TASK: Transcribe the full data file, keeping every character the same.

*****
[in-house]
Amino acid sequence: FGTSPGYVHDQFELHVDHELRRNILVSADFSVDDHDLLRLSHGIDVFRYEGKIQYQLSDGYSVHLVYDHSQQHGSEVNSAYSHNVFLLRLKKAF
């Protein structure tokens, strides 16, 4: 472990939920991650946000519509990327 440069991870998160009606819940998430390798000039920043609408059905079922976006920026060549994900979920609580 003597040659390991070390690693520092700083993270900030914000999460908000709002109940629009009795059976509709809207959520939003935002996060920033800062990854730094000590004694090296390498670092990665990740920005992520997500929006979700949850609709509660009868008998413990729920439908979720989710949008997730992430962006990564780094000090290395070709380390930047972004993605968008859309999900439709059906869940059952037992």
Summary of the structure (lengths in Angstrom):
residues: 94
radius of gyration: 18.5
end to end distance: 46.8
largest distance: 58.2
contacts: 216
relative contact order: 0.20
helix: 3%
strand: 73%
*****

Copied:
[in-house]
Amino acid sequence: FGTSPGYVHDQFELHVDHELRRNILVSADFSVDDHDLLRLSHGIDVFRYEGKIQYQLSDGYSVHLVYDHSQQHGSEVNSAYSHNVFLLRLKKAF
């Protein structure tokens, strides 16, 4: 472990939920991650946000519509990327 440069991870998160009606819940998430390798000039920043609408059905079922976006920026060549994900979920609580 003597040659390991070390690693520092700083993270900030914000999460908000709002109940629009009795059976509709809207959520939003935002996060920033800062990854730094000590004694090296390498670092990665990740920005992520997500929006979700949850609709509660009868008998413990729920439908979720989710949008997730992430962006990564780094000090290395070709380390930047972004993605968008859309999900439709059906869940059952037992």
Summary of the structure (lengths in Angstrom):
residues: 94
radius of gyration: 18.5
end to end distance: 46.8
largest distance: 58.2
contacts: 216
relative contact order: 0.20
helix: 3%
strand: 73%